This field presents numerous opportunities for further improvement and innovation. While some promising advancements have been reported, these are not yet commercially available. Implementing a refined programming algorithm could target specific memristance values, thereby enhancing the versatility of the filter by allowing for tuning to multiple central frequencies.
The integration of memristors into electronic circuits, especially filters, is still in its nascent stages. While our research has made strides in showcasing the potential benefits, it has also highlighted areas that require further exploration. As the field progresses, we anticipate more refined solutions that can harness the full potential of memristors in a broader array of applications.

Author Contributions

Conceptualization, I.M. and M.P.I.; methodology, D.T.; validation, I.M., M.P.I. and D.T.; formal analysis, D.T.; investigation, I.M.; resources, I.M.; writing—original draft preparation, I.M. and M.P.I.; writing—review and editing, M.P.I.; visualization, I.M. and M.P.I.; supervision, M.P.I. and D.T.; project administration, M.P.I.; funding acquisition, I.M. and M.P.I. All authors have read and agreed to the published version of the manuscript.


This work was financially supported by the Ministry of Science, Technological Development and Innovation of the Republic of Serbia under contract number: 451-03-47/2023-01/200103.

Data Availability Statement

Data are contained within the article. The data presented in this study are available in this article.

Conflicts of Interest

The authors declare no conflict of interest.


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Figure 1. Tunable active bandpass filter with a memristor.
Figure 1. Tunable active bandpass filter with a memristor.
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Figure 2. Amplitude response of the tunable active bandpass filter with a memristor.
Figure 2. Amplitude response of the tunable active bandpass filter with a memristor.
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Figure 3. Pulse parameters.
Figure 3. Pulse parameters.
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Figure 4. Amplitude spectra of the trapezoid pulse.
Figure 4. Amplitude spectra of the trapezoid pulse.
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Figure 5. Trapezoid amplitude spectra and the filter amplitude response.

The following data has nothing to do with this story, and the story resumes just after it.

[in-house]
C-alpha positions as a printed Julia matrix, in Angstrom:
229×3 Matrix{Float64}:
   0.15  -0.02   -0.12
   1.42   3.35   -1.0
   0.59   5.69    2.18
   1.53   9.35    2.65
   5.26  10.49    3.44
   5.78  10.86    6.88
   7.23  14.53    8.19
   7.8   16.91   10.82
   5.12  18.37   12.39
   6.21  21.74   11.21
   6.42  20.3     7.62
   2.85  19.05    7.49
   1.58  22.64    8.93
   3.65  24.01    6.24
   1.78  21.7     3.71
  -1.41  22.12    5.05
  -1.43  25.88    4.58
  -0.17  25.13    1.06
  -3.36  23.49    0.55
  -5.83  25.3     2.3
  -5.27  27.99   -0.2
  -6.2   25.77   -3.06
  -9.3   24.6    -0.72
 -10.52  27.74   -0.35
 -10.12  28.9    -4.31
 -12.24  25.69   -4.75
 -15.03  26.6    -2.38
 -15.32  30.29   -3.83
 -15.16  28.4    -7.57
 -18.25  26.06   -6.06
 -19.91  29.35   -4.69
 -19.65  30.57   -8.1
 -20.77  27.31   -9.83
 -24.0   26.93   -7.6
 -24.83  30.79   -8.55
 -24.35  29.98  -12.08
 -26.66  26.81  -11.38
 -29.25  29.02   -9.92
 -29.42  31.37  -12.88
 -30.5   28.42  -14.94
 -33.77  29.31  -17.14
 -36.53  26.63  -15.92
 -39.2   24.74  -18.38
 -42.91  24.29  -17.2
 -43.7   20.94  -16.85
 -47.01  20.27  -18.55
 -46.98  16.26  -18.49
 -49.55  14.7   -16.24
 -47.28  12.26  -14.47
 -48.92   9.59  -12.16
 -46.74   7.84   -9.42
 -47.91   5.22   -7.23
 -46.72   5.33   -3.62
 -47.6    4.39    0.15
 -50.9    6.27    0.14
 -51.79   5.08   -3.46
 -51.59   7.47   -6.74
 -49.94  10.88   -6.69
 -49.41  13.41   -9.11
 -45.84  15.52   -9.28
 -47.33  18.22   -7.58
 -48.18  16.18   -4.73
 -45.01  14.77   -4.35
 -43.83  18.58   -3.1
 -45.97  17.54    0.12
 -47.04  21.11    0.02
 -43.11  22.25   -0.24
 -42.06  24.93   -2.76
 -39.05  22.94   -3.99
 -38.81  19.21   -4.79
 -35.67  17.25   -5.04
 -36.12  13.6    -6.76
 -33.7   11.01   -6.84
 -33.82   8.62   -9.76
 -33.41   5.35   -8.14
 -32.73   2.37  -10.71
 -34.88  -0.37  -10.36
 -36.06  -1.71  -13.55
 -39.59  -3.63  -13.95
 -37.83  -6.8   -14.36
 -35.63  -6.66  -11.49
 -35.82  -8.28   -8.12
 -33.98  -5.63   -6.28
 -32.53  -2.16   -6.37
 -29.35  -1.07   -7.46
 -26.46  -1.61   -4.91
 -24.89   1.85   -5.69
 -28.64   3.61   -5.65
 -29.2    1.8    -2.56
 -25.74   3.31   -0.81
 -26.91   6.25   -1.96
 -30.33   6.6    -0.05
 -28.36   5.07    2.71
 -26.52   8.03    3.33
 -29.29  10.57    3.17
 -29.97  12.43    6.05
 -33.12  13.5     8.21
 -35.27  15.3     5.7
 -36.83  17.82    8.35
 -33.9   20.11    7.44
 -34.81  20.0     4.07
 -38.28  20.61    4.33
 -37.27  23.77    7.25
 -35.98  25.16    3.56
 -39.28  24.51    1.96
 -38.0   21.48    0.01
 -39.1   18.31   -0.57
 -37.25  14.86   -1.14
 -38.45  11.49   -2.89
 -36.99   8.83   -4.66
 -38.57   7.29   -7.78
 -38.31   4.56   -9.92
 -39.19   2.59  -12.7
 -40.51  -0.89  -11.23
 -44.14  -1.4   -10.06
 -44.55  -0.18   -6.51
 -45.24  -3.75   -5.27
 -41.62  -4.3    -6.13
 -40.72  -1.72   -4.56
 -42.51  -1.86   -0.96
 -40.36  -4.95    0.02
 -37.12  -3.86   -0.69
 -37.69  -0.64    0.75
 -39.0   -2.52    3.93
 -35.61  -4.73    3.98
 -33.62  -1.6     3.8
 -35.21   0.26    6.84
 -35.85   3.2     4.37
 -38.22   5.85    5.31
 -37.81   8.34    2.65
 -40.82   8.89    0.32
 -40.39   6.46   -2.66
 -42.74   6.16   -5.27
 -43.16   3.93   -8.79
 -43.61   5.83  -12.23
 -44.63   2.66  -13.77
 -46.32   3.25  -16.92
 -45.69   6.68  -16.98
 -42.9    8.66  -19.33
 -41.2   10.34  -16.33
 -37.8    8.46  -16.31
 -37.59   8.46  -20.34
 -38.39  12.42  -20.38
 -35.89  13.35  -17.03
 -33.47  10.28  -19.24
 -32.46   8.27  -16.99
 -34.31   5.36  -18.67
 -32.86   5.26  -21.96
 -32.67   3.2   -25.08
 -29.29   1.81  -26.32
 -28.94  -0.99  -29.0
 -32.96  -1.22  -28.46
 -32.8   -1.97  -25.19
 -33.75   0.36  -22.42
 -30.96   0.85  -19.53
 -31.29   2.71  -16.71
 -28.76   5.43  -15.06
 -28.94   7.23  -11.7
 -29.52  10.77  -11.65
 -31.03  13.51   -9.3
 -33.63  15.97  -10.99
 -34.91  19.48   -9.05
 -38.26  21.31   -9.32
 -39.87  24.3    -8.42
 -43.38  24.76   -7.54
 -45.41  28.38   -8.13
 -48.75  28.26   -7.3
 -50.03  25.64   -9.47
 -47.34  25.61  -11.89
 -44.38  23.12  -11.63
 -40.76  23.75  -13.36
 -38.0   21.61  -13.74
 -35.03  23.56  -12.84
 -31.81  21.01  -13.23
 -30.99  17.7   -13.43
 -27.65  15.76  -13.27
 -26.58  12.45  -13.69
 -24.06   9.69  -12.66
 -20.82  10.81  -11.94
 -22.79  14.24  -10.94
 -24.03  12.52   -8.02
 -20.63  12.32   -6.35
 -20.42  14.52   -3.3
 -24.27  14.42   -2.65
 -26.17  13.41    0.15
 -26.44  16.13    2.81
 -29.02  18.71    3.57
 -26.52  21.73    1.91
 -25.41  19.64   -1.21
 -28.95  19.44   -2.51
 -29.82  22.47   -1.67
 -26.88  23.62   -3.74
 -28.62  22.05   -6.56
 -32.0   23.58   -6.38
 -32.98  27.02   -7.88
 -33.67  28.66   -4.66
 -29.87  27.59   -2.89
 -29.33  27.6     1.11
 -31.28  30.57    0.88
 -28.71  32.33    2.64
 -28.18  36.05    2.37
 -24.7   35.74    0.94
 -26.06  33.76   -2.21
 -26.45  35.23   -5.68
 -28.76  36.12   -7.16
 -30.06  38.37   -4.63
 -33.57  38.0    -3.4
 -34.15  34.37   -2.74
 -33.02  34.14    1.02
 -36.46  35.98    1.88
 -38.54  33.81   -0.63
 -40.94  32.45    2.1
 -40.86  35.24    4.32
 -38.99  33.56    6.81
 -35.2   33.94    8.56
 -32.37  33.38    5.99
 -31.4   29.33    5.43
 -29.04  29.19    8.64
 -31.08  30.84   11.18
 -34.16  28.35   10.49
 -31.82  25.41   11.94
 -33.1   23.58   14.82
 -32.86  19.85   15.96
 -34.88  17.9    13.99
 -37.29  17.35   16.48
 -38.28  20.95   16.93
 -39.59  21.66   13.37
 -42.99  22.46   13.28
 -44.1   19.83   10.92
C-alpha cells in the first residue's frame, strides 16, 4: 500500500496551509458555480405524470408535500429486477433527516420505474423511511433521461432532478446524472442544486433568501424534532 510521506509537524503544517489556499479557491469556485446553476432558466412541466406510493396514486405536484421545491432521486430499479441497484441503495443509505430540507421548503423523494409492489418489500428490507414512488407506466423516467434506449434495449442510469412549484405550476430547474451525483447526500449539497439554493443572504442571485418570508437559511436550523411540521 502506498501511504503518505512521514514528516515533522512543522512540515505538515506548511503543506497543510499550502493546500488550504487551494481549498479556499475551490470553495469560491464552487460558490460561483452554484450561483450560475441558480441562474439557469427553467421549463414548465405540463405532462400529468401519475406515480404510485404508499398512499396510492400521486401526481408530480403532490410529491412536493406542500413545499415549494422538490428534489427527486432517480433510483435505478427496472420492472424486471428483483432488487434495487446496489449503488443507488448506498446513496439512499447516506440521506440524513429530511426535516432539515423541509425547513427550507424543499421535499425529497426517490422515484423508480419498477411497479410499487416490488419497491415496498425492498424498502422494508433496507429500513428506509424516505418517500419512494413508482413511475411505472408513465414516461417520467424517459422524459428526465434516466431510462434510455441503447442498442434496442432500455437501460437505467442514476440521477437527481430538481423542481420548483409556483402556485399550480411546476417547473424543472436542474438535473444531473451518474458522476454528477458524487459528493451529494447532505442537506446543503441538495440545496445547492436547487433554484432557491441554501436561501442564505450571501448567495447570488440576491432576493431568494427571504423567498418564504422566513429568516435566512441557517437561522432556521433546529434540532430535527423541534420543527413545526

Figure 5. Trapezoid amplitude spectra and the filter amplitude response.
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Figure 6. Memristor programming from 10 kΩ to 3 kΩ and vice versa during operation of the tunable active bandpass filter. Insets represent short time intervals during memristance programming.
Figure 6. Memristor programming from 10 kΩ to 3 kΩ and vice versa during operation of the tunable active bandpass filter. Insets represent short time intervals during memristance programming.
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Figure 7. Measured amplitude response of the tunable active filter, from Figure 1, for the two memristor states.
Figure 7. Measured amplitude response of the tunable active filter, from Figure 1, for the two memristor states.
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Table 1. Filter specification parameters and designed memristance values.
Table 1. Filter specification parameters and designed memristance values.
Statefp [kHz]KC [pF] XZM [kΩ]
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Marković, I.; Potrebić Ivaniš, M.; Tošić, D. The Dynamic Tunability of Memristor-Based Active Filters. Micromachines 2023, 14, 2064.

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Marković I, Potrebić Ivaniš M, Tošić D. The Dynamic Tunability of Memristor-Based Active Filters. Micromachines. 2023; 14(11):2064.

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Marković, Ivo, Milka Potrebić Ivaniš, and Dejan Tošić. 2023. "The Dynamic Tunability of Memristor-Based Active Filters" Micromachines 14, no. 11: 2064.